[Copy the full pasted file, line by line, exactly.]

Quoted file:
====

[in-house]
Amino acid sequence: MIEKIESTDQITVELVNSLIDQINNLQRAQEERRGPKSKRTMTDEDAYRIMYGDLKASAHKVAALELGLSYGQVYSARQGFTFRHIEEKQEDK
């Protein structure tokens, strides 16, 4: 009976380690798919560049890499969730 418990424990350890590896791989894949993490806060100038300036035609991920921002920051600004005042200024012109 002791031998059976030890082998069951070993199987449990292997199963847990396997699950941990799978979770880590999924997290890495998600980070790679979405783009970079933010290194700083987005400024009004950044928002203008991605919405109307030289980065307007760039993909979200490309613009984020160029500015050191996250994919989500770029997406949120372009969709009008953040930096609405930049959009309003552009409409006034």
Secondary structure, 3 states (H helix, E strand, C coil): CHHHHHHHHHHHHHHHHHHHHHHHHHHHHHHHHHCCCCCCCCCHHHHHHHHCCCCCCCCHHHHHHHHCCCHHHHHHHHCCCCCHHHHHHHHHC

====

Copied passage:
[in-house]
Amino acid sequence: MIEKIESTDQITVELVNSLIDQINNLQRAQEERRGPKSKRTMTDEDAYRIMYGDLKASAHKVAALELGLSYGQVYSARQGFTFRHIEEKQEDK
């Protein structure tokens, strides 16, 4: 009976380690798919560049890499969730 418990424990350890590896791989894949993490806060100038300036035609991920921002920051600004005042200024012109 002791031998059976030890082998069951070993199987449990292997199963847990396997699950941990799978979770880590999924997290890495998600980070790679979405783009970079933010290194700083987005400024009004950044928002203008991605919405109307030289980065307007760039993909979200490309613009984020160029500015050191996250994919989500770029997406949120372009969709009008953040930096609405930049959009309003552009409409006034």
Secondary structure, 3 states (H helix, E strand, C coil): CHHHHHHHHHHHHHHHHHHHHHHHHHHHHHHHHHCCCCCCCCCHHHHHHHHCCCCCCCCHHHHHHHHCCCHHHHHHHHCCCCCHHHHHHHHHC